Since she finished her studies at CEADE Sevilla, we’ve been following the career of Alejandra Jaime, better known as María Magdalena, and it’s been quite a ride. Over the past few years she’s managed to leave her mark on every project she’s done. This time around, the team at So Catchy! talked with the Huelva-native about her latest enterprise, the fashion film Integración which will launch in the next few months.

So Catchy!: Alejandra, tell us a bit about your experiences in the fashion industry since you finished school.

María Magdalena: The way I look at it is different, some years have passed and I feel that I’m finally getting some experience, although I still don’t know that much. I can see how quickly things change and I’ve learned an important lesson: to enjoy your experience, you have to adapt the industry to you, and not yourself to the industry.

SC!: Can you tell us anything about your upcoming fashion film?

MM: The fashion film ‘Integración’ was directed by the same director from my last one, J.J. Torres. It’s an idealization of the life of an adolescent 15 year old during the early 2000s in Seville. It’s full of incoherence and contradiction, which are hallmarks of my work, but the duality is balanced and they play off of each other.

It was filmed in Seville in some of the more emblematic locations, the Atarazanas, bar Garlochi and around the Santa Ana church. It’ll come out in September if everything goes well.

SC!: What have you learned with experience and the passage of time? Is there anything that you wish you’d been told when you finished your studies?

MM: It’s important to learn from others, but you should always look inside for protagonism. I’m more flexible now and I understand that there are a number of ways to do things. I have more resources now at my fingertips.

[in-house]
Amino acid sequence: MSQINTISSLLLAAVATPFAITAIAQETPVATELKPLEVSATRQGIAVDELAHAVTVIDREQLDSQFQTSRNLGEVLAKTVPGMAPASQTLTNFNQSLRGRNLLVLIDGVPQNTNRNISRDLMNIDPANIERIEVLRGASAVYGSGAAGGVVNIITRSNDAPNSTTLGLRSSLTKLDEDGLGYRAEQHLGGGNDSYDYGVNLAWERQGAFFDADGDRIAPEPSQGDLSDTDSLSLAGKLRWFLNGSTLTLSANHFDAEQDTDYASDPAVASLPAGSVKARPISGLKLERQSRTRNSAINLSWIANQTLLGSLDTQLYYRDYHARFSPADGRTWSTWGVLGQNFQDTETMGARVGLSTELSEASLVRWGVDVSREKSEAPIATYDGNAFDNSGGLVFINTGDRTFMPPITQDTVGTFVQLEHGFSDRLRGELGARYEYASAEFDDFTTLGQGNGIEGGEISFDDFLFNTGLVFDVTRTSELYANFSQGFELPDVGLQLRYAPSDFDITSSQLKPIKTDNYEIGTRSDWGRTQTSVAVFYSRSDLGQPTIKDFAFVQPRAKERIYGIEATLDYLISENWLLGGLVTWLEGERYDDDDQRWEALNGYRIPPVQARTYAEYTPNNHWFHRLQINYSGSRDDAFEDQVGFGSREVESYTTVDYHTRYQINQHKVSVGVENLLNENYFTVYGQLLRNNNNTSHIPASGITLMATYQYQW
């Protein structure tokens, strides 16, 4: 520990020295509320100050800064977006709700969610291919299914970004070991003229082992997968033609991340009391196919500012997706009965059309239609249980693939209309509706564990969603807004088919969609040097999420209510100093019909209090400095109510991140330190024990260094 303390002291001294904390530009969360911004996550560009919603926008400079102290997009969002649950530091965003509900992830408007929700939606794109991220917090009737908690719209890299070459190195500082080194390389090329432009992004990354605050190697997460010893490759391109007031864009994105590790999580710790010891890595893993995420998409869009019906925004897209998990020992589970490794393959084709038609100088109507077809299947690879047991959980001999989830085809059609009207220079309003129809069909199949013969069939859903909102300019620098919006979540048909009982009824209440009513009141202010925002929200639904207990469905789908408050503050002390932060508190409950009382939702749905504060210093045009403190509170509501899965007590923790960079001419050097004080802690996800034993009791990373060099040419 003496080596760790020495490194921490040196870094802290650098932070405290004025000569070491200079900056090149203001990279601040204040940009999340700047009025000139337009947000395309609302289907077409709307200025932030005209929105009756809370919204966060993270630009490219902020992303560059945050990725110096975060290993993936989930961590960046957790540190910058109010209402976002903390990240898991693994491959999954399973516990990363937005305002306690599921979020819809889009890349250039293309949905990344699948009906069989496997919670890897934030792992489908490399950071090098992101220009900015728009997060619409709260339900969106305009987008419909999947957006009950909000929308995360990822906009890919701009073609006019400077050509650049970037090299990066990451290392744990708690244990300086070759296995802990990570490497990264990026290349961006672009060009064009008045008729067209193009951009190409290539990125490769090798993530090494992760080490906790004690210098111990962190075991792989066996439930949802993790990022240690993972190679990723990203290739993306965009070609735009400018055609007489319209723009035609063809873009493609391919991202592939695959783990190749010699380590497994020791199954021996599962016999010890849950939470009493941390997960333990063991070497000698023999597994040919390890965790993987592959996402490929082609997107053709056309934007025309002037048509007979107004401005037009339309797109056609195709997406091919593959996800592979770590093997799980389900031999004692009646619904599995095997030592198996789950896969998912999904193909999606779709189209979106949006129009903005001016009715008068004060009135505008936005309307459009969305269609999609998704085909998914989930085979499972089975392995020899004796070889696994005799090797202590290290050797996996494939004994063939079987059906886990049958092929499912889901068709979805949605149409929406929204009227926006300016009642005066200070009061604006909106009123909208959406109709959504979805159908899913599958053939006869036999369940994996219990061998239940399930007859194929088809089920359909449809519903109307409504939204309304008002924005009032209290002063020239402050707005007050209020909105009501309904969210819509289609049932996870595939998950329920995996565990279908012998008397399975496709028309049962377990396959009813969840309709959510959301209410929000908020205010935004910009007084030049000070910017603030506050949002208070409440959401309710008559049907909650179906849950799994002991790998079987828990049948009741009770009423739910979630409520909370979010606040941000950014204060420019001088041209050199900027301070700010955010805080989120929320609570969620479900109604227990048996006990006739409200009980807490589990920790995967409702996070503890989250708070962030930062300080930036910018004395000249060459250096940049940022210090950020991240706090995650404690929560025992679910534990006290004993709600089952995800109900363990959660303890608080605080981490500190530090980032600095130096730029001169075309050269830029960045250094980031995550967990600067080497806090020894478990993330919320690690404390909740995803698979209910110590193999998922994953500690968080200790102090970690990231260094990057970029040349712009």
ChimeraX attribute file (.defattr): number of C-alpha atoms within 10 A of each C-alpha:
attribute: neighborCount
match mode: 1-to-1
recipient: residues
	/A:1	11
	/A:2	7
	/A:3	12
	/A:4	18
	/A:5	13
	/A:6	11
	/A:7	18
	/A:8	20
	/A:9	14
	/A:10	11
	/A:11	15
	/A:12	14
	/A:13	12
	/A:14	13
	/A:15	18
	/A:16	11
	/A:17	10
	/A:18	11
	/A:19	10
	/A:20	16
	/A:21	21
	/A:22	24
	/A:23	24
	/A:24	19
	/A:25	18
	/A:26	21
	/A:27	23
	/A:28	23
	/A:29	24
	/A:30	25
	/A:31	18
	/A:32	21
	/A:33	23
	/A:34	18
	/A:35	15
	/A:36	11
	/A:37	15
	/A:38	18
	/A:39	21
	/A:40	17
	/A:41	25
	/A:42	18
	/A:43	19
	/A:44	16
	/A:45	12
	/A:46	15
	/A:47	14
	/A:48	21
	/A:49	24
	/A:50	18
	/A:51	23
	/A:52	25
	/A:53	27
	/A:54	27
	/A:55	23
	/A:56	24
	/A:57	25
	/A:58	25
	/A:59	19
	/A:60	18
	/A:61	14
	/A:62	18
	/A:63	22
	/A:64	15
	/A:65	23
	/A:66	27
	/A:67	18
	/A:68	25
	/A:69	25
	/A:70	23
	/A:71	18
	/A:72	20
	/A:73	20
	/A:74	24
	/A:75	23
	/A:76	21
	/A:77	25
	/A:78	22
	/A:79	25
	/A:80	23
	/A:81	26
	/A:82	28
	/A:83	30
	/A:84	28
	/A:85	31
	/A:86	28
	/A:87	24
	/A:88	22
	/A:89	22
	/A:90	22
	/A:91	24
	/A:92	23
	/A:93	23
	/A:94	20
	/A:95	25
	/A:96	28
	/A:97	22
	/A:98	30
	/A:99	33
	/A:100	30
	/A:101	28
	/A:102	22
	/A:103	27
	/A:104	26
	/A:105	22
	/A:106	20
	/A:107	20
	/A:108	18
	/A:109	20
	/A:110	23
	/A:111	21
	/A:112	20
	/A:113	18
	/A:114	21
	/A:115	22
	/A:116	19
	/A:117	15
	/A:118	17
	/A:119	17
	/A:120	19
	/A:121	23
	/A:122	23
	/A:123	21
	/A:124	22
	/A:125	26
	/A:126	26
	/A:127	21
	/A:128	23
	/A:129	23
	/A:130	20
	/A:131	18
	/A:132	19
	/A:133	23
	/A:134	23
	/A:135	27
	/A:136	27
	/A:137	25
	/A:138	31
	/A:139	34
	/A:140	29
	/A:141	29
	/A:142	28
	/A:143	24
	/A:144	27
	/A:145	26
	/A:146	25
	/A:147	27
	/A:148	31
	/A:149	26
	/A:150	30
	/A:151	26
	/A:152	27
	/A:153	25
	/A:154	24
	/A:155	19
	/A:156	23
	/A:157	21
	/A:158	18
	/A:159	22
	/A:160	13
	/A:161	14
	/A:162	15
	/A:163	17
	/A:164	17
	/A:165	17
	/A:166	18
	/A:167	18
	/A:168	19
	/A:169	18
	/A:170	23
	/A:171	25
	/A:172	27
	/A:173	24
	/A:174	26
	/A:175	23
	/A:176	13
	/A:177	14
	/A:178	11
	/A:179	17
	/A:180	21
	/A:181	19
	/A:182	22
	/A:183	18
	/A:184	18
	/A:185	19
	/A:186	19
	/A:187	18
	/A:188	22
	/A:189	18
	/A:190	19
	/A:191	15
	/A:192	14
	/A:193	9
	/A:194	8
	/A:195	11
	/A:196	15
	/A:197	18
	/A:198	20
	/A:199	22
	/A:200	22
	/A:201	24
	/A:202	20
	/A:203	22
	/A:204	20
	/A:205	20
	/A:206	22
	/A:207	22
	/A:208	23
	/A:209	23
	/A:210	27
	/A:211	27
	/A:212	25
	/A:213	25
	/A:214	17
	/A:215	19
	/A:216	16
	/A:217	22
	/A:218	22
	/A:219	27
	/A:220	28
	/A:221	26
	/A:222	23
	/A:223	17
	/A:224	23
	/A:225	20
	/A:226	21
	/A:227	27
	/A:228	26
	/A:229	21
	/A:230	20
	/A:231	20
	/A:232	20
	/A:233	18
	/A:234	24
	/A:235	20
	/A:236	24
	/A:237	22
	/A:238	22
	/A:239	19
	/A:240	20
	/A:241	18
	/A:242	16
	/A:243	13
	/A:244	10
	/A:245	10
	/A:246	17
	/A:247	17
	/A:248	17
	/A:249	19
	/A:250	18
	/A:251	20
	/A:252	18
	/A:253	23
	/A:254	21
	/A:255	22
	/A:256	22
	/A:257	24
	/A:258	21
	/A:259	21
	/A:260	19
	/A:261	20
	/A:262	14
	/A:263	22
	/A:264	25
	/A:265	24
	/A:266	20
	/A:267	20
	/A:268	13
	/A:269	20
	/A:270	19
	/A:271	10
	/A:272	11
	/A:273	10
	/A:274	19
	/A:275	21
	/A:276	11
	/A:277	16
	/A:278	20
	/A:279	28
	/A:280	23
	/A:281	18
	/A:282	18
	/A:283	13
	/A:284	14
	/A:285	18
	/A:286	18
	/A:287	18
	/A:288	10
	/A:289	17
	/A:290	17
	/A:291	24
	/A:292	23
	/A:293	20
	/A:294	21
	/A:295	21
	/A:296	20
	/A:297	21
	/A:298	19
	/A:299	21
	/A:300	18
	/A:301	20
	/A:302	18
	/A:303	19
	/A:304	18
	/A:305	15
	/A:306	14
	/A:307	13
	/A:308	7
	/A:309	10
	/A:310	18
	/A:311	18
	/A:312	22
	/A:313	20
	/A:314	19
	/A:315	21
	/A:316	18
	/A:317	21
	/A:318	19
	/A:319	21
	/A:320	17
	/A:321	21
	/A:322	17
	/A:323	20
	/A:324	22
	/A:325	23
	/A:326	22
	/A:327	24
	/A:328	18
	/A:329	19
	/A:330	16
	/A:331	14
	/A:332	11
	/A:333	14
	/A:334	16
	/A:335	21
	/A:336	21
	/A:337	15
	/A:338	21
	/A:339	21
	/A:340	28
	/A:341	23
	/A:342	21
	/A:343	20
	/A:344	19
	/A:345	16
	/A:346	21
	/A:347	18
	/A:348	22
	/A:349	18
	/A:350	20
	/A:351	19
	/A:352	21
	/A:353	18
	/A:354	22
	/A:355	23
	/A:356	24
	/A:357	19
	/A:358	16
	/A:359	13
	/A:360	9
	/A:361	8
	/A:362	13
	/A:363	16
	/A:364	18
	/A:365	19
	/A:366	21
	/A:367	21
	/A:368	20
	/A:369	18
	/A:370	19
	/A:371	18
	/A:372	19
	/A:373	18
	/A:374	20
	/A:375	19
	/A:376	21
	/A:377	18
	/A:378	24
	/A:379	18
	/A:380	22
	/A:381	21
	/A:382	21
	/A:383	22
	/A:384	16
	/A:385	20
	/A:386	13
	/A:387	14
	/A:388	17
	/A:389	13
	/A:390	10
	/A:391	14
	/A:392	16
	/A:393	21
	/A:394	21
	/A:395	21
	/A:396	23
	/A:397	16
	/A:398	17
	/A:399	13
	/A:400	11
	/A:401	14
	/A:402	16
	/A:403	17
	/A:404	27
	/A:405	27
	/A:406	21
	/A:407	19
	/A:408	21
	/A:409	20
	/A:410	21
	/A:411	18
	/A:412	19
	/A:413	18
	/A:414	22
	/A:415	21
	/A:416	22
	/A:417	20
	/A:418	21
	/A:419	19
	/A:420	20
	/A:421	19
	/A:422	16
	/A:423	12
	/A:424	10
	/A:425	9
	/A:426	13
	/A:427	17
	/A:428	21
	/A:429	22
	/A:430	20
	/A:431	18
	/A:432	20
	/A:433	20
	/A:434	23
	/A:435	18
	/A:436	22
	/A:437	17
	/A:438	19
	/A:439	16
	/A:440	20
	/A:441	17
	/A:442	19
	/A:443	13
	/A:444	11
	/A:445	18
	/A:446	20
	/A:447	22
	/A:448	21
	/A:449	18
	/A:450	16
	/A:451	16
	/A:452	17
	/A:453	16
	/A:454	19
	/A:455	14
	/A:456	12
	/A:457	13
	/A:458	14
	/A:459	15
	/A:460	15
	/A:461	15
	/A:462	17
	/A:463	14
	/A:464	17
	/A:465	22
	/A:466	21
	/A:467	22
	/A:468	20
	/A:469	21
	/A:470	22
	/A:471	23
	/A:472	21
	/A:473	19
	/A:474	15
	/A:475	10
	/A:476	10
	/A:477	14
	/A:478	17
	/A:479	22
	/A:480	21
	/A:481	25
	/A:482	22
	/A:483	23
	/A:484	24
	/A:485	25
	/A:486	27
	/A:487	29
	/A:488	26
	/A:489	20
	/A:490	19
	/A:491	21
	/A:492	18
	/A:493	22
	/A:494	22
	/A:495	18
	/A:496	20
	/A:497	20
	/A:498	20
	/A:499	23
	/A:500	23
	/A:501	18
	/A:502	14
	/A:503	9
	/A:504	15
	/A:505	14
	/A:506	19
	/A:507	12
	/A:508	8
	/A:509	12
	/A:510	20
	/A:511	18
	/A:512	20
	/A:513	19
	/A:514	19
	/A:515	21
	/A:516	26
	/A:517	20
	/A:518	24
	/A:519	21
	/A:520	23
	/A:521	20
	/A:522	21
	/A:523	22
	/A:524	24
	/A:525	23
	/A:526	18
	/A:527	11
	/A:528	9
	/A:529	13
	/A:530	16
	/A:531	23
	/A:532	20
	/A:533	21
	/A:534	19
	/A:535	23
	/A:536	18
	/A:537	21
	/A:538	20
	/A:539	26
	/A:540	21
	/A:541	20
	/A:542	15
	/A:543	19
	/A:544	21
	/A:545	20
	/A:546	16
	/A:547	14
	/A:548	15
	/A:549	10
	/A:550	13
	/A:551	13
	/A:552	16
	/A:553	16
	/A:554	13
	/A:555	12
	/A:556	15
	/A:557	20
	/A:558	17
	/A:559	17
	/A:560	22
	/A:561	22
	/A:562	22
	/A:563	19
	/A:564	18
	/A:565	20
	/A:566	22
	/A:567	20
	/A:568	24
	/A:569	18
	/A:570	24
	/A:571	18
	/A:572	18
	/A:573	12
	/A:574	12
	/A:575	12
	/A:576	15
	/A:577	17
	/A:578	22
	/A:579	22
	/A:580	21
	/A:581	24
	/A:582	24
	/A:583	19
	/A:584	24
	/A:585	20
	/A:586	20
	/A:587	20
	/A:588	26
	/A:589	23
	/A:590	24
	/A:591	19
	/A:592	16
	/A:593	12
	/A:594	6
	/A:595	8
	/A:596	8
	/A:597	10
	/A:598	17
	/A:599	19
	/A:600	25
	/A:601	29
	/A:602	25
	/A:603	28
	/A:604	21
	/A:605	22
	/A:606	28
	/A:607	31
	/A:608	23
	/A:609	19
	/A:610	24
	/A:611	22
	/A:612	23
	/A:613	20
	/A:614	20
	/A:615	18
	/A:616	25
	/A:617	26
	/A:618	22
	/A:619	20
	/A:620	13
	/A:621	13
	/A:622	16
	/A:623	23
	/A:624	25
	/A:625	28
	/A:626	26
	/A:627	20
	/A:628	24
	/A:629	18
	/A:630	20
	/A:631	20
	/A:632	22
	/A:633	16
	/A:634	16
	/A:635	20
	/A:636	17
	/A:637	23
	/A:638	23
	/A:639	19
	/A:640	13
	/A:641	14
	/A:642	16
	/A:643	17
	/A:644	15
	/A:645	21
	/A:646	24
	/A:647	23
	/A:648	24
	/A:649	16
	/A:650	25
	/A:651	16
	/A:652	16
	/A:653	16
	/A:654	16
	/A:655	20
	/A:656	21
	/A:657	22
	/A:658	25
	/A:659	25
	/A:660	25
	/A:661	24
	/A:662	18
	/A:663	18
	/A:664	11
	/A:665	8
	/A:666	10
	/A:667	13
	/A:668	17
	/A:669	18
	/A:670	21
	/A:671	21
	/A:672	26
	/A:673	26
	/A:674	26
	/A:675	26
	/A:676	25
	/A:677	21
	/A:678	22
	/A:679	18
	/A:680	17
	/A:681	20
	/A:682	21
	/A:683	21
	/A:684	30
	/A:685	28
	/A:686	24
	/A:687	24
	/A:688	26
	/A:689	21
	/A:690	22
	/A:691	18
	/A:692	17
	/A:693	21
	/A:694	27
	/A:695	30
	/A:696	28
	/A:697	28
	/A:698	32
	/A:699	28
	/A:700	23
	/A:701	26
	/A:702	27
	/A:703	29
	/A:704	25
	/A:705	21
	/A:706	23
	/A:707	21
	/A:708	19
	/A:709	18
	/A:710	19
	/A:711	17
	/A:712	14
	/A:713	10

I wish that I had learned a more global view of fashion during my studies, a part from the artistic focus which we received. It would have been nice to learn more about the business side of things.

I believe that one mistakes that fashion schools make is they teach the subject matter in a not so realistic way, and it’s not very practical and a bit rigid.

SC!: What will you be working on next?

MM: Right now I’m taking it slow, and I’m not too sure what the future will bring. I’m not even sure what I’ll be doing in a few months.

SC!: Have you made any new discoveries in the world of fashion, music or art that you’d like to share with us?

MM: Yard666sale is a designer that I’ve followed for awhile and I love. I’ve always been pulled to psychology and spirituality and lately I’ve been hooked on Claudio Naranjo, who I know is extremely well known but wasn’t for me. As for music, I’ve started listening to Maki, De Cai and Fondo Flamenco again.

Translation and Layout by Michael Padilla